This has been my first PyCON and I have to say it has been loads of fun. I've also learned a lot and meet some very nice guys. In a way or another now I feel like I'am part of a community I was an outsider before.

I arrived to Atlanta last Wednesday and I was impressed of how big the Hyatt hotel was. Almost like a small city on its own.

This short video shows how huge this hotel is. It's filmed from the 12th floor

I'm not used to this kind of hotels so I really enjoyed details like the elevators or the huge lobby :-) As I arrived quite late due to some issues about getting out of the gigantic airport the only thing I did that night was having dinner in the Hard Rock Cafe a couuple of blocks next to the hotel.

That's a lot of floors!

But, anyway, next day I attended to a couple of tutorials, one about Django deployment which was really good and another one about python 3 differences with respect to python 2 which was pretty interesting too.

The Django tutorial is about to start

Then next day (friday) the conference started. Very early in the morning my mind was blown away when I saw how many people there were in the keynote.

Look of the huge room where the PyCon 2011 keynote will take place

This video was shot 10 minutes before the keynote started. During the keynote there was not a single free seat.

The room was pretty big and it was full! Luckily Hilary Mason ( scientist) did a fantastic job and her talk was really interesting and inspiring. I liked how passionated did she talk about programming and that she believes that programming changes your internal brain structure so you think differently from other non programmers when approaching life's problems. For good or for bad I think she's right.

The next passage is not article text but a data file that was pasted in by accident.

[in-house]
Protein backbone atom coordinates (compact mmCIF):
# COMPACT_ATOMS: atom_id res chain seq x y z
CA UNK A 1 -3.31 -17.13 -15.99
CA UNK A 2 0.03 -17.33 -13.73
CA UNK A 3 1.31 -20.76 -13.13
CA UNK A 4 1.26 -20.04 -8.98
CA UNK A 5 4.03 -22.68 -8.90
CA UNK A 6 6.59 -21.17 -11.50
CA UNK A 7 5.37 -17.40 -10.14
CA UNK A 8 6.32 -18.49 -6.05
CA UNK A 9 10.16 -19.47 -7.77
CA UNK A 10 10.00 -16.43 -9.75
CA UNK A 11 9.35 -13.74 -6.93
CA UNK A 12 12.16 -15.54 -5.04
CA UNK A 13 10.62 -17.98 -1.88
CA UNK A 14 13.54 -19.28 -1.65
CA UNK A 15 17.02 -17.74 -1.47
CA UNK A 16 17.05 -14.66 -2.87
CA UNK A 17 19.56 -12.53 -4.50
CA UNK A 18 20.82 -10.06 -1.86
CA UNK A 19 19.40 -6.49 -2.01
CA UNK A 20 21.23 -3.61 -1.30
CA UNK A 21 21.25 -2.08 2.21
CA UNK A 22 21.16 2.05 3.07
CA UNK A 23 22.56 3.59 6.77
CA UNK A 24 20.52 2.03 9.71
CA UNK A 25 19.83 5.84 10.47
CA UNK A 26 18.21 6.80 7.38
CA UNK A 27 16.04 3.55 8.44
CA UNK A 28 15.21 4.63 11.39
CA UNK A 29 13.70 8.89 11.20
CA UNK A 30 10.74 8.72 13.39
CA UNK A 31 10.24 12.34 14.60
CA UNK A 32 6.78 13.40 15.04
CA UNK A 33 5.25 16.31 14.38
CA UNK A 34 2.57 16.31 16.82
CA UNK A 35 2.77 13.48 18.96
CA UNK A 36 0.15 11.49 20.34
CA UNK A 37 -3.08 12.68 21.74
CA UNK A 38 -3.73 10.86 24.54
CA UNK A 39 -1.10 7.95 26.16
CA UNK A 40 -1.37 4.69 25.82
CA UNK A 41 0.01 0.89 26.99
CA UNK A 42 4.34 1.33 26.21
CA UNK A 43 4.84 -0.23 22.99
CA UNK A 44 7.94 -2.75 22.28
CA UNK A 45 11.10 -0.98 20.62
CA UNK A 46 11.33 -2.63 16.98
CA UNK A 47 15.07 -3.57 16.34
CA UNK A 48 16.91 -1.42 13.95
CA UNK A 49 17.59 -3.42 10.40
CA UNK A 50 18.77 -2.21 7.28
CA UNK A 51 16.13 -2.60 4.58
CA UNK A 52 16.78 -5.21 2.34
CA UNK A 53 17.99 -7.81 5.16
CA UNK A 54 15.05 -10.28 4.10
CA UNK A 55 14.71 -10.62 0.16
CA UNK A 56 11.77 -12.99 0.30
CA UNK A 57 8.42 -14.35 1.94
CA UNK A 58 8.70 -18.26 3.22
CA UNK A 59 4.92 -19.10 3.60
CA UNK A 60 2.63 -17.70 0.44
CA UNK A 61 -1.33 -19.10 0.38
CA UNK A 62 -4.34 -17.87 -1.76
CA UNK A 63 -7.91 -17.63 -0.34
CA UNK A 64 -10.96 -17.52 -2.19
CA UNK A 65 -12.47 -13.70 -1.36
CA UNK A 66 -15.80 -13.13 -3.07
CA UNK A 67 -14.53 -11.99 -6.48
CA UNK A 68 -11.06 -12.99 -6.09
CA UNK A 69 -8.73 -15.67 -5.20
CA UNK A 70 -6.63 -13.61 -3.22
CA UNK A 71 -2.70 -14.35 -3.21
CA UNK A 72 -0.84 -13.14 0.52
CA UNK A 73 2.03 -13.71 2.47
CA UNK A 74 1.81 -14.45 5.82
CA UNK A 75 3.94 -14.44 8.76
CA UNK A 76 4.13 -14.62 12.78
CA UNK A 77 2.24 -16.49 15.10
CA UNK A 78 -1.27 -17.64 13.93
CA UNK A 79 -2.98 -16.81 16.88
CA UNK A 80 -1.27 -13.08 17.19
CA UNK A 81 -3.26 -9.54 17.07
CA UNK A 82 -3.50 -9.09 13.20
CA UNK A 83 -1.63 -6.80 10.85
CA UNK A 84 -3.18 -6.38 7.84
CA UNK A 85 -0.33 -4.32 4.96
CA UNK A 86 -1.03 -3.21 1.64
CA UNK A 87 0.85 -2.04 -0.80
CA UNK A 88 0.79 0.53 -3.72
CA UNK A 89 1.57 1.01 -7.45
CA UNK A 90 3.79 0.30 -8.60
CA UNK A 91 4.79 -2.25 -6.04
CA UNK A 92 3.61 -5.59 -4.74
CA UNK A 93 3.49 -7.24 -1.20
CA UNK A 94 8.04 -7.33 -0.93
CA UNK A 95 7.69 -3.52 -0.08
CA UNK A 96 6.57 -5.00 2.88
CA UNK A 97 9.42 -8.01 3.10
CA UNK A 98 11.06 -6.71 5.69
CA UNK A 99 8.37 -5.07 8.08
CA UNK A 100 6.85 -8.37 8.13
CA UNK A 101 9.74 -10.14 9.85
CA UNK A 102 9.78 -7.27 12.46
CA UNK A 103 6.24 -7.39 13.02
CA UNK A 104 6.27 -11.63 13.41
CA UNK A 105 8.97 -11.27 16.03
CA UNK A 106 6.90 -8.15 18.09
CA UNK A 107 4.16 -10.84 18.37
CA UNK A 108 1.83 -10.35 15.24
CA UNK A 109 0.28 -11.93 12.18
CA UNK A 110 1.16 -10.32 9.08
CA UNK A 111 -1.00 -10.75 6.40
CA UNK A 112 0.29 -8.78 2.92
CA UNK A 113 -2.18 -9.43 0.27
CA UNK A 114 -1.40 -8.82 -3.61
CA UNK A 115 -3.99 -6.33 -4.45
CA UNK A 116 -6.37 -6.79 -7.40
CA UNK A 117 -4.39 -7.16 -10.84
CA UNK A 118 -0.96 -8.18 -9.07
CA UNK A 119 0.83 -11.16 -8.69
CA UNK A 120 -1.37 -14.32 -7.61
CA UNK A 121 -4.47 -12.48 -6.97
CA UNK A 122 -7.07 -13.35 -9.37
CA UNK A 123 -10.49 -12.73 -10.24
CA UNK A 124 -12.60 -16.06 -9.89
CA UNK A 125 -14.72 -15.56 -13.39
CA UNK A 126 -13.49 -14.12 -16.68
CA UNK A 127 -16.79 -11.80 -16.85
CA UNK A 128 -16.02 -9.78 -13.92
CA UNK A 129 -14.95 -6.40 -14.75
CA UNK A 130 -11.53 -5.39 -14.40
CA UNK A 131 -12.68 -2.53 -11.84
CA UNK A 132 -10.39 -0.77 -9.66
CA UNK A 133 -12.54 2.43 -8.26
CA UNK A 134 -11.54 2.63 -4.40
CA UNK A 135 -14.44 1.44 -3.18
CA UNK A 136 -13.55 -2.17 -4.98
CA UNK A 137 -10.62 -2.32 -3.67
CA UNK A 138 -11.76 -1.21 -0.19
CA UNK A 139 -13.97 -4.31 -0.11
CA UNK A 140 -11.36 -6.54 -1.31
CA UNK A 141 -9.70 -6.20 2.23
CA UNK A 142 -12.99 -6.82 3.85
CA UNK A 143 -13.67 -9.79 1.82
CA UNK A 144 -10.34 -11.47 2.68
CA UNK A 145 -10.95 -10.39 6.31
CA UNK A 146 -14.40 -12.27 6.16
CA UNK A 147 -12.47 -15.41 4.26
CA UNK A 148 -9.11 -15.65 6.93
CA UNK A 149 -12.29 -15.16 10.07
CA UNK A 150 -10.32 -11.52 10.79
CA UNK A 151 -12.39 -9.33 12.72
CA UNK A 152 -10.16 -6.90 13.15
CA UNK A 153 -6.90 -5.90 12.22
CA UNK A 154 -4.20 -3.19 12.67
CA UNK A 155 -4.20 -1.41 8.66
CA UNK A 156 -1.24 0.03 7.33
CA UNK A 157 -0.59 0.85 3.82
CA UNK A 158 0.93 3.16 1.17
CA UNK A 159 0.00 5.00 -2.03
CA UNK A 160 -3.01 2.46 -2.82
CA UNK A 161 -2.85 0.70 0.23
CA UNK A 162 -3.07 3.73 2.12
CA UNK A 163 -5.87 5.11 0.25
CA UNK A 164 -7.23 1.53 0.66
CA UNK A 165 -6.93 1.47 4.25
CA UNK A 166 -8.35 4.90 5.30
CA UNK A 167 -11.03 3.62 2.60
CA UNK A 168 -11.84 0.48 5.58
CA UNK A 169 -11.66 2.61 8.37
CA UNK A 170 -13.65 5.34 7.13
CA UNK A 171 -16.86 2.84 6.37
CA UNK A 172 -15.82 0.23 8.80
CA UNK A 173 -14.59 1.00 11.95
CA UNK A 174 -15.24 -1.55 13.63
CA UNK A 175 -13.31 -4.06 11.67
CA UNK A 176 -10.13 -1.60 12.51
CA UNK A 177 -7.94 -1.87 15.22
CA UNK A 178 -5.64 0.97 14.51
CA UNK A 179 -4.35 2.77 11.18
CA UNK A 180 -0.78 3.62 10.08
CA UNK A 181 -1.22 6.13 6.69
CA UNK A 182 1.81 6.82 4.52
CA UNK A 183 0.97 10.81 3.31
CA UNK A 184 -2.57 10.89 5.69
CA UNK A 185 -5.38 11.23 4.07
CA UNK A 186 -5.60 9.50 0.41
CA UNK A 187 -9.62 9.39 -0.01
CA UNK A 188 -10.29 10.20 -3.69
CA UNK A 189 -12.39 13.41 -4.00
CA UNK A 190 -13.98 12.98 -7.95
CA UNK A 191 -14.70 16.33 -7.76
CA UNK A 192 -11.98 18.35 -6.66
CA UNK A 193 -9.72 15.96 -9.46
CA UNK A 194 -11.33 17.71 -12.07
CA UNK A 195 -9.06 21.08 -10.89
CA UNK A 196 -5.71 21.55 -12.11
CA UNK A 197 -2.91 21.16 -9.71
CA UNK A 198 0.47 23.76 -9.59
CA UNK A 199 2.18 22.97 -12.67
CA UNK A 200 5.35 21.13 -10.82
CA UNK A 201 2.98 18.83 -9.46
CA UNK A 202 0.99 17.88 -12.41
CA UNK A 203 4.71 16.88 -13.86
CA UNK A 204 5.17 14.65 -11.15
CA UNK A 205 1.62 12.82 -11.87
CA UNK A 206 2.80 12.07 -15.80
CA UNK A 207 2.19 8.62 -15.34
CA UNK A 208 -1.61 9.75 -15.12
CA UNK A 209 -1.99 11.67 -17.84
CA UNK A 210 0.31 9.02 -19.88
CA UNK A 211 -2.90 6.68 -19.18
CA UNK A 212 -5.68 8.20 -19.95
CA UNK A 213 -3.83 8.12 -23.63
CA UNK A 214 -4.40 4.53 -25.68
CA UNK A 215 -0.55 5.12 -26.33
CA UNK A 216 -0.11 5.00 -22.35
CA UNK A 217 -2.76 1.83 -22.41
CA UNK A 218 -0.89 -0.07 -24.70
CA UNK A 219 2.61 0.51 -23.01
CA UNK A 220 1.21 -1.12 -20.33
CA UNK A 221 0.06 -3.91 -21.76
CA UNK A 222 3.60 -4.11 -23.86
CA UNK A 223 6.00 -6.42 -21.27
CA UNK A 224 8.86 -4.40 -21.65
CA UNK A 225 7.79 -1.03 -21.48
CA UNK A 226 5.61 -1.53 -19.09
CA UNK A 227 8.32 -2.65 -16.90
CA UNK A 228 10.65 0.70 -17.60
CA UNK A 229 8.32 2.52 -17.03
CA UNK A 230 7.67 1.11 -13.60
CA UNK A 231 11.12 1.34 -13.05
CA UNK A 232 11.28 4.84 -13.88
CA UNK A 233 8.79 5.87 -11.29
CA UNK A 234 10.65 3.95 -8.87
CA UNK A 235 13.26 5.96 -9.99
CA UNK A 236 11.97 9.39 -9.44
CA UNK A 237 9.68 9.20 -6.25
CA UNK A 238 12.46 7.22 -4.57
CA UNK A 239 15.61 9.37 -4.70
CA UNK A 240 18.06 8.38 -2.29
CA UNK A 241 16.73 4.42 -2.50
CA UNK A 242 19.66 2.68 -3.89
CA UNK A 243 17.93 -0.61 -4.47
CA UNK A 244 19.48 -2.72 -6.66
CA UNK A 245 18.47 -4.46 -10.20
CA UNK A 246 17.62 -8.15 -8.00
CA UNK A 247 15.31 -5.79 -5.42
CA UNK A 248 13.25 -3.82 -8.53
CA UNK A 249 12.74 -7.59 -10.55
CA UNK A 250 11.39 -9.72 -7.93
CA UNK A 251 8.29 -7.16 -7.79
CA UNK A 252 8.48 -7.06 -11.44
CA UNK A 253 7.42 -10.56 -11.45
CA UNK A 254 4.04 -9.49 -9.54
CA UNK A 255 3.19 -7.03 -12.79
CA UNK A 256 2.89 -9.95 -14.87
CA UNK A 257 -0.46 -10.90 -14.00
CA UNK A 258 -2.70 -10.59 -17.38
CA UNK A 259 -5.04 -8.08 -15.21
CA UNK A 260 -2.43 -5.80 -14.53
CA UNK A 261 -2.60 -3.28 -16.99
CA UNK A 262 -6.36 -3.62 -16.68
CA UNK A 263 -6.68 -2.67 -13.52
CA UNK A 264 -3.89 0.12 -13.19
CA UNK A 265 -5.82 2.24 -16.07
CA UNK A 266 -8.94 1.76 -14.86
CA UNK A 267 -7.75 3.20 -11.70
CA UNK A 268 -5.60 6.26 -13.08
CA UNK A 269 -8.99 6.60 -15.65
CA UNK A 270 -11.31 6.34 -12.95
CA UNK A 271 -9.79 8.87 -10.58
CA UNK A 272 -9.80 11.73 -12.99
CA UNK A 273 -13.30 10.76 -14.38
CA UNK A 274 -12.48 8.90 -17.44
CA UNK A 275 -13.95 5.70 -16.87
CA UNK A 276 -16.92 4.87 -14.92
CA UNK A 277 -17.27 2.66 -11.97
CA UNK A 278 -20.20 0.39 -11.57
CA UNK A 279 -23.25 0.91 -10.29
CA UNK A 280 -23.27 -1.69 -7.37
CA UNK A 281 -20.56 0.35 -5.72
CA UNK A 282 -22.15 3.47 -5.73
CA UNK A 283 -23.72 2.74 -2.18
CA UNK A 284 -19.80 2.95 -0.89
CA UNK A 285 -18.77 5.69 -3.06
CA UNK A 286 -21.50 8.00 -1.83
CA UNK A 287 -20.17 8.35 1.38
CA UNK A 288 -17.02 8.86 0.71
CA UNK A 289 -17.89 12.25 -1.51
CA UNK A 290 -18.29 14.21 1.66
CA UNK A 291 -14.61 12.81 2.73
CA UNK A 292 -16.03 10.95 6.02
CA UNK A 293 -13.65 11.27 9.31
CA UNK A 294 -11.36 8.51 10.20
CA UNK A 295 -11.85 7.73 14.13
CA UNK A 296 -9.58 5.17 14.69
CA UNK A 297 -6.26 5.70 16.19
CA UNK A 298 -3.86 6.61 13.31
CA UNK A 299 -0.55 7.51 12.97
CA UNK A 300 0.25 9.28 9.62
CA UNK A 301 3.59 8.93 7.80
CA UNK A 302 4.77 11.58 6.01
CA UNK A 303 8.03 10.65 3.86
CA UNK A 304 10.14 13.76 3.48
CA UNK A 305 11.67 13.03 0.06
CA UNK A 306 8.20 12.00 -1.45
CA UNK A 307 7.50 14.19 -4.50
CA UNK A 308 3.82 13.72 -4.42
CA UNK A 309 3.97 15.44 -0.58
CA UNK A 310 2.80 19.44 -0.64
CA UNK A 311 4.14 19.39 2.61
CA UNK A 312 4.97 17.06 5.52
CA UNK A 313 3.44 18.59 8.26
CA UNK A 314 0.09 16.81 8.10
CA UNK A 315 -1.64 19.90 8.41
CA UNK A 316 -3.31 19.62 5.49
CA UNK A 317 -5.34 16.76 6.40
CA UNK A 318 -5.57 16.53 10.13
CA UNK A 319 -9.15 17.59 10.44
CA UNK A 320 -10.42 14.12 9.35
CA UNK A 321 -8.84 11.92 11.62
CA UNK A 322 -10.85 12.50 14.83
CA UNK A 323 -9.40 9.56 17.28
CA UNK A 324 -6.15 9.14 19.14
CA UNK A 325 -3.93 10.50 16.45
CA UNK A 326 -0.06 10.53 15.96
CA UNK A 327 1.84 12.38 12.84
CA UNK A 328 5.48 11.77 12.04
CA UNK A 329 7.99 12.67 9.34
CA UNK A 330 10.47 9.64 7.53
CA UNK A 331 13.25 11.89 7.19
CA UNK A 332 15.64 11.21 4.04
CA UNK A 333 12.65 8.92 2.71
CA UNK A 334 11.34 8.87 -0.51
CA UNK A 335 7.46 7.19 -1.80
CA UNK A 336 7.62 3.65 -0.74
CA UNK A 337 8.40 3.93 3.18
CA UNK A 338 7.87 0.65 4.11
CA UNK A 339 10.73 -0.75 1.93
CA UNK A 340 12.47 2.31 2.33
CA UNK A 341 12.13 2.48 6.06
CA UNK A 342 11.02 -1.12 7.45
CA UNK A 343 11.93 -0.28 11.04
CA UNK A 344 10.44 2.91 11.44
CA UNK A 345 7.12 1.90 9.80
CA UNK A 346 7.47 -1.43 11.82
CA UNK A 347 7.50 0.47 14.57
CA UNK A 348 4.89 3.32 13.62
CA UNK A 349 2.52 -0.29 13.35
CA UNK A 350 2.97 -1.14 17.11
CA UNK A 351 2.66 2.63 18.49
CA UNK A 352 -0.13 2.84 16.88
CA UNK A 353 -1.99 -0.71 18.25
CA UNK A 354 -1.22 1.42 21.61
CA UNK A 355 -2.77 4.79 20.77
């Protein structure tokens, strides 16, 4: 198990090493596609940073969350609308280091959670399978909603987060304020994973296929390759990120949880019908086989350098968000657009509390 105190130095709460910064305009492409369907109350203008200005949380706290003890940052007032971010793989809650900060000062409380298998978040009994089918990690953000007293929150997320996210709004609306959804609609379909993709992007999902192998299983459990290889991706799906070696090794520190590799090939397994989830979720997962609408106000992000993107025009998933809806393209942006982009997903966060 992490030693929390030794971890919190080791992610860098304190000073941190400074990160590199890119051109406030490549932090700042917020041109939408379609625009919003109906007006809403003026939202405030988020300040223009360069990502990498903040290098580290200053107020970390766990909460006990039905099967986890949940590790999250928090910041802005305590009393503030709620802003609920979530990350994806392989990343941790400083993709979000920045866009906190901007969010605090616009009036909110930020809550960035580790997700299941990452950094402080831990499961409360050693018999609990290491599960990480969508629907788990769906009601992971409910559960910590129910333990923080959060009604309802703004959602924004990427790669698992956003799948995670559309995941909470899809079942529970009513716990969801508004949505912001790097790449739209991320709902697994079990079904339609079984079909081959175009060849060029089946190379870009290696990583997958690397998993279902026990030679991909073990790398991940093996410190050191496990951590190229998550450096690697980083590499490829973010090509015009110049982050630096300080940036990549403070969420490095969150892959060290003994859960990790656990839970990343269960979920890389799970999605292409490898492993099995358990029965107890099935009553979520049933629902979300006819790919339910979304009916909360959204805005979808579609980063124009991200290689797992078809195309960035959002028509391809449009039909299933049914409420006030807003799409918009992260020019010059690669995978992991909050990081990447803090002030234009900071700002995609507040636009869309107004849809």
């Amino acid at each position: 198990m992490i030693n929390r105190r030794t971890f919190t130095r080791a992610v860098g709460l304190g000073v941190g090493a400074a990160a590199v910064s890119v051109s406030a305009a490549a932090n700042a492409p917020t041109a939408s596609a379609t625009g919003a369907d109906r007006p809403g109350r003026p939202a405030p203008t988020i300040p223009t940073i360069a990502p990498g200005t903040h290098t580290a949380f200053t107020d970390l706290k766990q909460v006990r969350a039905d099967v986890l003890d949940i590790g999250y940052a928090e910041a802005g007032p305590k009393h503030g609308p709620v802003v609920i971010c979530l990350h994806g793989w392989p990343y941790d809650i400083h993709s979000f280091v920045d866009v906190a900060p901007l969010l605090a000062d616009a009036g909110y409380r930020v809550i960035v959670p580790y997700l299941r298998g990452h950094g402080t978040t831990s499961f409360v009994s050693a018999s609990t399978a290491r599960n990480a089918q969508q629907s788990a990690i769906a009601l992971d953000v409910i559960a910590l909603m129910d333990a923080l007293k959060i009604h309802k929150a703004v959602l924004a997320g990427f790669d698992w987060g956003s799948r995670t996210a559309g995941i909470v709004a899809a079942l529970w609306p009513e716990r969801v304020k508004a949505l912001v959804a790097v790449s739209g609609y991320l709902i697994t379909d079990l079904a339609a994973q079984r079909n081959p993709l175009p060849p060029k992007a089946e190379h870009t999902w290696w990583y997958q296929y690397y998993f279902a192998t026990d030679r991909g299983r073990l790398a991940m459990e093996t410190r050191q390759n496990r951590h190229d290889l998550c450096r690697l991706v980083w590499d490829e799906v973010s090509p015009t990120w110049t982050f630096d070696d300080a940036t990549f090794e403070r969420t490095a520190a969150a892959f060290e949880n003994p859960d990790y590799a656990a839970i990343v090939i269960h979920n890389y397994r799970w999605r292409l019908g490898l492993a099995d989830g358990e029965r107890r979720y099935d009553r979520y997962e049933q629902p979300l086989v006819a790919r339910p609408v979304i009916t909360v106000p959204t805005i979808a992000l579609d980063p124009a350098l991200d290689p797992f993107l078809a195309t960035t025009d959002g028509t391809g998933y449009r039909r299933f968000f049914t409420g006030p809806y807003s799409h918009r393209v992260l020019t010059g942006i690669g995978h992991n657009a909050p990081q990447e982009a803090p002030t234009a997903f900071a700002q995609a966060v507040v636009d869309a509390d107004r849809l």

Then I went to a talk about distributed tasks with Celery because I though it was given by Celery author. But it was about how a photographer's website used Celery to have success. It was nice but not what I expected. Then I moved into "Javascript for people who known Python" by Ian Bicking and it was a good talk, quite fast but good since I knew some of the stuff he was talking about. Even so, I learned a bit. After that talk I went to the "State of pylons/turbogears/repoze" talk and that was just a sneaky title to present the new big thing: Pyramid. I really believe this is going to be a web framework to follow since it has inherited a big community and it has very well written and tested code and documentation. And by the way, the t-shirt is awesome :-)

Later that day I attended to another not so exciting talk like "The development of python and you". Then I went to couple of talks that I really enjoyed and would say were maybe the best talks of PyCON: "Pluggable Django Patterns" and "Reverse engineering Ian Bicking's brain". The first one explained how to write your Django application so others (or even you in another project) can reuse it seamlessly. You should look the talk by yourself because it has tons of little gems. Then the other talk was about understanding how virtualenv and pip (tools maed by Ian Bicking) works and was really really good. One of the things I discovered in this talk is the way pip can install regular distutils projects is by monkey patching their file or that at the end, pip's core is just a hack around setuptools :-)

Then I moved into the PyPy talk which was quite boring to me and finally the lighting talks. Some were better than another but I specially liked the one about Qtile, a tiled window manager written in Python. The guy speaking was just hilarious.

I forgot to menion that I meet some old friends this day like Guilherme Salgado (from my days at Async) and John Ehresman, from Wingware. It was really nice to see them again and hear that they are doing pretty well.

The guy on the left is freaking awesome

As this post is already quite long I talk more about my PyCON experiences in a following post.